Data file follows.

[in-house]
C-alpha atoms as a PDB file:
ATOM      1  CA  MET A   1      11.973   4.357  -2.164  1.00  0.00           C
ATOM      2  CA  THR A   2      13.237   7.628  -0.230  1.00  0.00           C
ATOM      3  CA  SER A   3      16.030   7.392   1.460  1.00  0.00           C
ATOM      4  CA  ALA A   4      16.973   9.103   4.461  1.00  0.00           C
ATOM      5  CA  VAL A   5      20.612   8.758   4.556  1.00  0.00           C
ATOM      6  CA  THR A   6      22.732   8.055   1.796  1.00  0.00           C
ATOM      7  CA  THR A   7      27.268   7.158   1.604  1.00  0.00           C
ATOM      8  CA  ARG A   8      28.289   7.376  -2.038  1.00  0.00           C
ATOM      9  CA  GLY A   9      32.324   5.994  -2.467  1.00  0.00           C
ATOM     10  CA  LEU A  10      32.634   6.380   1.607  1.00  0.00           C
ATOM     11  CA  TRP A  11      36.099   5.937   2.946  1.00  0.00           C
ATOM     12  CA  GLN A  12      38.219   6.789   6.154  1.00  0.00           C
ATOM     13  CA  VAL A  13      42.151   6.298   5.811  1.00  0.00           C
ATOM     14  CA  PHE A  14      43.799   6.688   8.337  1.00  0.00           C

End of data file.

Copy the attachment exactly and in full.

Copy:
[in-house]
C-alpha atoms as a PDB file:
ATOM      1  CA  MET A   1      11.973   4.357  -2.164  1.00  0.00           C
ATOM      2  CA  THR A   2      13.237   7.628  -0.230  1.00  0.00           C
ATOM      3  CA  SER A   3      16.030   7.392   1.460  1.00  0.00           C
ATOM      4  CA  ALA A   4      16.973   9.103   4.461  1.00  0.00           C
ATOM      5  CA  VAL A   5      20.612   8.758   4.556  1.00  0.00           C
ATOM      6  CA  THR A   6      22.732   8.055   1.796  1.00  0.00           C
ATOM      7  CA  THR A   7      27.268   7.158   1.604  1.00  0.00           C
ATOM      8  CA  ARG A   8      28.289   7.376  -2.038  1.00  0.00           C
ATOM      9  CA  GLY A   9      32.324   5.994  -2.467  1.00  0.00           C
ATOM     10  CA  LEU A  10      32.634   6.380   1.607  1.00  0.00           C
ATOM     11  CA  TRP A  11      36.099   5.937   2.946  1.00  0.00           C
ATOM     12  CA  GLN A  12      38.219   6.789   6.154  1.00  0.00           C
ATOM     13  CA  VAL A  13      42.151   6.298   5.811  1.00  0.00           C
ATOM     14  CA  PHE A  14      43.799   6.688   8.337  1.00  0.00           C